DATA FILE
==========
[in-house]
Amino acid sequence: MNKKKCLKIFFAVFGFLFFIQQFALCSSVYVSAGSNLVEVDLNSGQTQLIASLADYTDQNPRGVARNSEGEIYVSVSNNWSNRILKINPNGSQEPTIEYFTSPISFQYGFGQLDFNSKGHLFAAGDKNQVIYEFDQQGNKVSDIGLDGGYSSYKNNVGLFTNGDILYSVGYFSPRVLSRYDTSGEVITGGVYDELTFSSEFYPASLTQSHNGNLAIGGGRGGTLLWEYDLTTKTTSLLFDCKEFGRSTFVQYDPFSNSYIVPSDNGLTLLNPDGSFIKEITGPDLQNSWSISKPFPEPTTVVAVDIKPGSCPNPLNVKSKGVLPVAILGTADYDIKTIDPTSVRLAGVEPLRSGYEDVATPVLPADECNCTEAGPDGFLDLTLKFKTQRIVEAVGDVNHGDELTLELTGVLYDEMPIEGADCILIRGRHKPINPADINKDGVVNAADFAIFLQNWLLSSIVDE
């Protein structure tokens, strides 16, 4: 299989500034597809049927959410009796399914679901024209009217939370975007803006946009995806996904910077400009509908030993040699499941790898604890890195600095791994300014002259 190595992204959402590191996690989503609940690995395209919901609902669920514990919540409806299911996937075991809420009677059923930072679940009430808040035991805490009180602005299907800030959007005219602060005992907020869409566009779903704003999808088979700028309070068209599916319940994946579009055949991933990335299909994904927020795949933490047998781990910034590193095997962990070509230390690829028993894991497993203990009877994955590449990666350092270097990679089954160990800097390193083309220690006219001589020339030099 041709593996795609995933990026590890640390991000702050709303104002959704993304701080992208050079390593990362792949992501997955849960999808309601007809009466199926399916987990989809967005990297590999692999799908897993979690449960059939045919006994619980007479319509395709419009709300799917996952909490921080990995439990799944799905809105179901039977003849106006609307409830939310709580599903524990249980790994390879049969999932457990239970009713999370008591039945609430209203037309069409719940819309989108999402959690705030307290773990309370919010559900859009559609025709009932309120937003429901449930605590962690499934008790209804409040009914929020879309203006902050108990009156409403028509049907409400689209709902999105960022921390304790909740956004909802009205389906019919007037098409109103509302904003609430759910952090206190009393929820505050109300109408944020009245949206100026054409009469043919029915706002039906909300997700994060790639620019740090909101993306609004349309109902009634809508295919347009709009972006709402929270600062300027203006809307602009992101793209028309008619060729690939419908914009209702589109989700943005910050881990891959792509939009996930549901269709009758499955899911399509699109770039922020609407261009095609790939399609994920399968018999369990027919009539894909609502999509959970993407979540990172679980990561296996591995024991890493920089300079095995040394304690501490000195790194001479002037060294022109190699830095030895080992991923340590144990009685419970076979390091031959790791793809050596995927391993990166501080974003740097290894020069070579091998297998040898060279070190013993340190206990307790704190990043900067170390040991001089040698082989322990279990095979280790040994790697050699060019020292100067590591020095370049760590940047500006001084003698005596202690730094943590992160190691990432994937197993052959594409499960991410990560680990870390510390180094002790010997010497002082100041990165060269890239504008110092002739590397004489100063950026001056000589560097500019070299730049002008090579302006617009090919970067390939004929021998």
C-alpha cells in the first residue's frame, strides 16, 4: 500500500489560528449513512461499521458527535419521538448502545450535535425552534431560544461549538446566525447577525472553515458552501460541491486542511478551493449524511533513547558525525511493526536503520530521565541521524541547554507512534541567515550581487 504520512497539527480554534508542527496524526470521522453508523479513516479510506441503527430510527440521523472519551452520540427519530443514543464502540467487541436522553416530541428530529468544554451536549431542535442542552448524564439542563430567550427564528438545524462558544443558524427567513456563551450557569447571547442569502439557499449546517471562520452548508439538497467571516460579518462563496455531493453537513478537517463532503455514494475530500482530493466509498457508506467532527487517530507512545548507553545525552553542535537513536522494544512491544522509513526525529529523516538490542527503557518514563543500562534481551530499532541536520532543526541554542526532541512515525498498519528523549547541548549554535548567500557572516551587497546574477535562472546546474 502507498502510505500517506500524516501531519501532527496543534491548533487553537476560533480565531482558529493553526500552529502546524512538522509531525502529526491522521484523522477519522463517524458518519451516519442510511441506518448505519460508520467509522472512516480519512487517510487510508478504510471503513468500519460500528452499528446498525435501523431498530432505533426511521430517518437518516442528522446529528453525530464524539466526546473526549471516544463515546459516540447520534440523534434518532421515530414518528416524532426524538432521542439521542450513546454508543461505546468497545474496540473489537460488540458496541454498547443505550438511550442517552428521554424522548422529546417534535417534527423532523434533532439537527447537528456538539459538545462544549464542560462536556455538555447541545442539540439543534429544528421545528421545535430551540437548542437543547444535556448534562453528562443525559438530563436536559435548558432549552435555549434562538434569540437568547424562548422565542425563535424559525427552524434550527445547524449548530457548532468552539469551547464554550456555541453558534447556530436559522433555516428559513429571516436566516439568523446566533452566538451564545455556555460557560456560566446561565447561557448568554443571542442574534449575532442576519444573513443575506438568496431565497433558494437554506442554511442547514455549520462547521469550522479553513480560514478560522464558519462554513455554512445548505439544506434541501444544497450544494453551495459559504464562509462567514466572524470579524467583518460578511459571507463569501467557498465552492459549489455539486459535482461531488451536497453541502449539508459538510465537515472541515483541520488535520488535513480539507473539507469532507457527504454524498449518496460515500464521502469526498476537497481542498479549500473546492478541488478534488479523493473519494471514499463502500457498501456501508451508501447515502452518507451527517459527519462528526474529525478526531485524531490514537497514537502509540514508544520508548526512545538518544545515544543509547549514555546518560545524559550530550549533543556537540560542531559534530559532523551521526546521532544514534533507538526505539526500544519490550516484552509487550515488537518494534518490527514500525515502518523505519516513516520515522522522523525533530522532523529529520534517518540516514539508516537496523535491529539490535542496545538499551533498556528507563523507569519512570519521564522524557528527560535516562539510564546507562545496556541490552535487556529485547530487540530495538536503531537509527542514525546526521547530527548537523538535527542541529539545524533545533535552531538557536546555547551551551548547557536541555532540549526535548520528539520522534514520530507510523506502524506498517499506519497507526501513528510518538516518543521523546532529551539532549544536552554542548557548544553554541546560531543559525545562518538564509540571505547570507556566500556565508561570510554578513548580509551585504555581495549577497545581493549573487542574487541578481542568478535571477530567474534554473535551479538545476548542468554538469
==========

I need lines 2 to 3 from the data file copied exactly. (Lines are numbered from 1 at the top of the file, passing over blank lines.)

Amino acid sequence: MNKKKCLKIFFAVFGFLFFIQQFALCSSVYVSAGSNLVEVDLNSGQTQLIASLADYTDQNPRGVARNSEGEIYVSVSNNWSNRILKINPNGSQEPTIEYFTSPISFQYGFGQLDFNSKGHLFAAGDKNQVIYEFDQQGNKVSDIGLDGGYSSYKNNVGLFTNGDILYSVGYFSPRVLSRYDTSGEVITGGVYDELTFSSEFYPASLTQSHNGNLAIGGGRGGTLLWEYDLTTKTTSLLFDCKEFGRSTFVQYDPFSNSYIVPSDNGLTLLNPDGSFIKEITGPDLQNSWSISKPFPEPTTVVAVDIKPGSCPNPLNVKSKGVLPVAILGTADYDIKTIDPTSVRLAGVEPLRSGYEDVATPVLPADECNCTEAGPDGFLDLTLKFKTQRIVEAVGDVNHGDELTLELTGVLYDEMPIEGADCILIRGRHKPINPADINKDGVVNAADFAIFLQNWLLSSIVDE
């Protein structure tokens, strides 16, 4: 299989500034597809049927959410009796399914679901024209009217939370975007803006946009995806996904910077400009509908030993040699499941790898604890890195600095791994300014002259 190595992204959402590191996690989503609940690995395209919901609902669920514990919540409806299911996937075991809420009677059923930072679940009430808040035991805490009180602005299907800030959007005219602060005992907020869409566009779903704003999808088979700028309070068209599916319940994946579009055949991933990335299909994904927020795949933490047998781990910034590193095997962990070509230390690829028993894991497993203990009877994955590449990666350092270097990679089954160990800097390193083309220690006219001589020339030099 041709593996795609995933990026590890640390991000702050709303104002959704993304701080992208050079390593990362792949992501997955849960999808309601007809009466199926399916987990989809967005990297590999692999799908897993979690449960059939045919006994619980007479319509395709419009709300799917996952909490921080990995439990799944799905809105179901039977003849106006609307409830939310709580599903524990249980790994390879049969999932457990239970009713999370008591039945609430209203037309069409719940819309989108999402959690705030307290773990309370919010559900859009559609025709009932309120937003429901449930605590962690499934008790209804409040009914929020879309203006902050108990009156409403028509049907409400689209709902999105960022921390304790909740956004909802009205389906019919007037098409109103509302904003609430759910952090206190009393929820505050109300109408944020009245949206100026054409009469043919029915706002039906909300997700994060790639620019740090909101993306609004349309109902009634809508295919347009709009972006709402929270600062300027203006809307602009992101793209028309008619060729690939419908914009209702589109989700943005910050881990891959792509939009996930549901269709009758499955899911399509699109770039922020609407261009095609790939399609994920399968018999369990027919009539894909609502999509959970993407979540990172679980990561296996591995024991890493920089300079095995040394304690501490000195790194001479002037060294022109190699830095030895080992991923340590144990009685419970076979390091031959790791793809050596995927391993990166501080974003740097290894020069070579091998297998040898060279070190013993340190206990307790704190990043900067170390040991001089040698082989322990279990095979280790040994790697050699060019020292100067590591020095370049760590940047500006001084003698005596202690730094943590992160190691990432994937197993052959594409499960991410990560680990870390510390180094002790010997010497002082100041990165060269890239504008110092002739590397004489100063950026001056000589560097500019070299730049002008090579302006617009090919970067390939004929021998």